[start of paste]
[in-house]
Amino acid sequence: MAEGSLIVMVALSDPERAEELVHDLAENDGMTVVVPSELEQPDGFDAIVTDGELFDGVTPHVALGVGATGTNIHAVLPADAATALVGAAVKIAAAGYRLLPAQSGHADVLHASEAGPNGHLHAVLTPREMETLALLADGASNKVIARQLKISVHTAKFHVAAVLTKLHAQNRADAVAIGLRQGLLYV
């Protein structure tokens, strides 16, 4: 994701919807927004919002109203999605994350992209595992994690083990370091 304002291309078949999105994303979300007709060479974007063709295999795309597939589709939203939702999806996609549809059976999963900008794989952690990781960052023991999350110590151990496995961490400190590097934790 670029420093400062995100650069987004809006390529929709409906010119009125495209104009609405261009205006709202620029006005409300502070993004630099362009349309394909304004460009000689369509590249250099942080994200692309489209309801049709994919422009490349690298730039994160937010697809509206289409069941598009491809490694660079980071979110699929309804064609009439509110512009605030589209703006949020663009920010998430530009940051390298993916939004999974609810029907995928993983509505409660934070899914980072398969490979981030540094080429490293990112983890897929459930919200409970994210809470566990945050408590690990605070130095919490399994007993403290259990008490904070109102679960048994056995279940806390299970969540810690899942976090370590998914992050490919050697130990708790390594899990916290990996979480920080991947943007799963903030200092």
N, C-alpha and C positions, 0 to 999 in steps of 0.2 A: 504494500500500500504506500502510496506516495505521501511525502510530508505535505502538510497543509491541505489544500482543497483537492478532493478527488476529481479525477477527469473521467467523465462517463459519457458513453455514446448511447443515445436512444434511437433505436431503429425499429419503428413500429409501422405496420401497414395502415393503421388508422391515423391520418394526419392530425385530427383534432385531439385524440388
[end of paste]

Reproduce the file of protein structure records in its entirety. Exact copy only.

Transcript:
[in-house]
Amino acid sequence: MAEGSLIVMVALSDPERAEELVHDLAENDGMTVVVPSELEQPDGFDAIVTDGELFDGVTPHVALGVGATGTNIHAVLPADAATALVGAAVKIAAAGYRLLPAQSGHADVLHASEAGPNGHLHAVLTPREMETLALLADGASNKVIARQLKISVHTAKFHVAAVLTKLHAQNRADAVAIGLRQGLLYV
């Protein structure tokens, strides 16, 4: 994701919807927004919002109203999605994350992209595992994690083990370091 304002291309078949999105994303979300007709060479974007063709295999795309597939589709939203939702999806996609549809059976999963900008794989952690990781960052023991999350110590151990496995961490400190590097934790 670029420093400062995100650069987004809006390529929709409906010119009125495209104009609405261009205006709202620029006005409300502070993004630099362009349309394909304004460009000689369509590249250099942080994200692309489209309801049709994919422009490349690298730039994160937010697809509206289409069941598009491809490694660079980071979110699929309804064609009439509110512009605030589209703006949020663009920010998430530009940051390298993916939004999974609810029907995928993983509505409660934070899914980072398969490979981030540094080429490293990112983890897929459930919200409970994210809470566990945050408590690990605070130095919490399994007993403290259990008490904070109102679960048994056995279940806390299970969540810690899942976090370590998914992050490919050697130990708790390594899990916290990996979480920080991947943007799963903030200092």
N, C-alpha and C positions, 0 to 999 in steps of 0.2 A: 504494500500500500504506500502510496506516495505521501511525502510530508505535505502538510497543509491541505489544500482543497483537492478532493478527488476529481479525477477527469473521467467523465462517463459519457458513453455514446448511447443515445436512444434511437433505436431503429425499429419503428413500429409501422405496420401497414395502415393503421388508422391515423391520418394526419392530425385530427383534432385531439385524440388